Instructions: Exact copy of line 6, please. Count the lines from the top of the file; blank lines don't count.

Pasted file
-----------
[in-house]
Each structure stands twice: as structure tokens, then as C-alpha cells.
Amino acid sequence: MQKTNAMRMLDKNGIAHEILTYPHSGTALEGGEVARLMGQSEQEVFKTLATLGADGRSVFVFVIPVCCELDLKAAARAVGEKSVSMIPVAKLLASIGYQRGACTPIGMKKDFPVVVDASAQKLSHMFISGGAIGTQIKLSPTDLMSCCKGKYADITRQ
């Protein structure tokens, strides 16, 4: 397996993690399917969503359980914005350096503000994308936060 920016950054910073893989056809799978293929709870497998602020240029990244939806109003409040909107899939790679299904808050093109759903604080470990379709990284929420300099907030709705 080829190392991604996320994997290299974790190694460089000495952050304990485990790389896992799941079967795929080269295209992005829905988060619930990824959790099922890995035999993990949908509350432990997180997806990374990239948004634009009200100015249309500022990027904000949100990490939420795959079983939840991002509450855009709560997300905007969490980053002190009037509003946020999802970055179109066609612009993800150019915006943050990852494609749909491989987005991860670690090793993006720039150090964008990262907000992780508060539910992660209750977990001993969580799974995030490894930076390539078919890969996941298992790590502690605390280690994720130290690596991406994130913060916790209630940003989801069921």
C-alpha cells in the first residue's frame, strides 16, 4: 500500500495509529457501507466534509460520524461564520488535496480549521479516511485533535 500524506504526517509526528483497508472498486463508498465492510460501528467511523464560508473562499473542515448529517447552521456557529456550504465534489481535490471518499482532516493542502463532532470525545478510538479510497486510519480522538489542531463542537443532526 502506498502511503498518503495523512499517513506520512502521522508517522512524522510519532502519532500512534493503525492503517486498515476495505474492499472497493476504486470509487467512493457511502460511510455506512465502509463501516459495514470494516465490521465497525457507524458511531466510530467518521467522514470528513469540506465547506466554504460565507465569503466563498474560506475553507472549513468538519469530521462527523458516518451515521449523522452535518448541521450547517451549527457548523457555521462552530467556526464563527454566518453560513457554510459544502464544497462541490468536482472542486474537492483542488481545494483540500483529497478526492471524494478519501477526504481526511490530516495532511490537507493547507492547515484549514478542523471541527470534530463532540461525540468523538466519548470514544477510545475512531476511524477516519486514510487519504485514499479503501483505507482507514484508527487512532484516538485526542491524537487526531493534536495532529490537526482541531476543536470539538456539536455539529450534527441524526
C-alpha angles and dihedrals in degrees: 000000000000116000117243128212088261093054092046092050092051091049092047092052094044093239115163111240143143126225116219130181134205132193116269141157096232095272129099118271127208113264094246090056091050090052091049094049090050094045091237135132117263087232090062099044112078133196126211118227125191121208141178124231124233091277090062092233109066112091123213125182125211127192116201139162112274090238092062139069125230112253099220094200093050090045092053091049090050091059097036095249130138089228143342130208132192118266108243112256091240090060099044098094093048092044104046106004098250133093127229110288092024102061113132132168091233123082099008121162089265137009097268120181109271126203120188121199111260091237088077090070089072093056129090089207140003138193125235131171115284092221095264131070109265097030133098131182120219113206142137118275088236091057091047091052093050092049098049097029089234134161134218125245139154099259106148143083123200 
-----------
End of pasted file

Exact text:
C-alpha angles and dihedrals in degrees: 000000000000116000117243128212088261093054092046092050092051091049092047092052094044093239115163111240143143126225116219130181134205132193116269141157096232095272129099118271127208113264094246090056091050090052091049094049090050094045091237135132117263087232090062099044112078133196126211118227125191121208141178124231124233091277090062092233109066112091123213125182125211127192116201139162112274090238092062139069125230112253099220094200093050090045092053091049090050091059097036095249130138089228143342130208132192118266108243112256091240090060099044098094093048092044104046106004098250133093127229110288092024102061113132132168091233123082099008121162089265137009097268120181109271126203120188121199111260091237088077090070089072093056129090089207140003138193125235131171115284092221095264131070109265097030133098131182120219113206142137118275088236091057091047091052093050092049098049097029089234134161134218125245139154099259106148143083123200 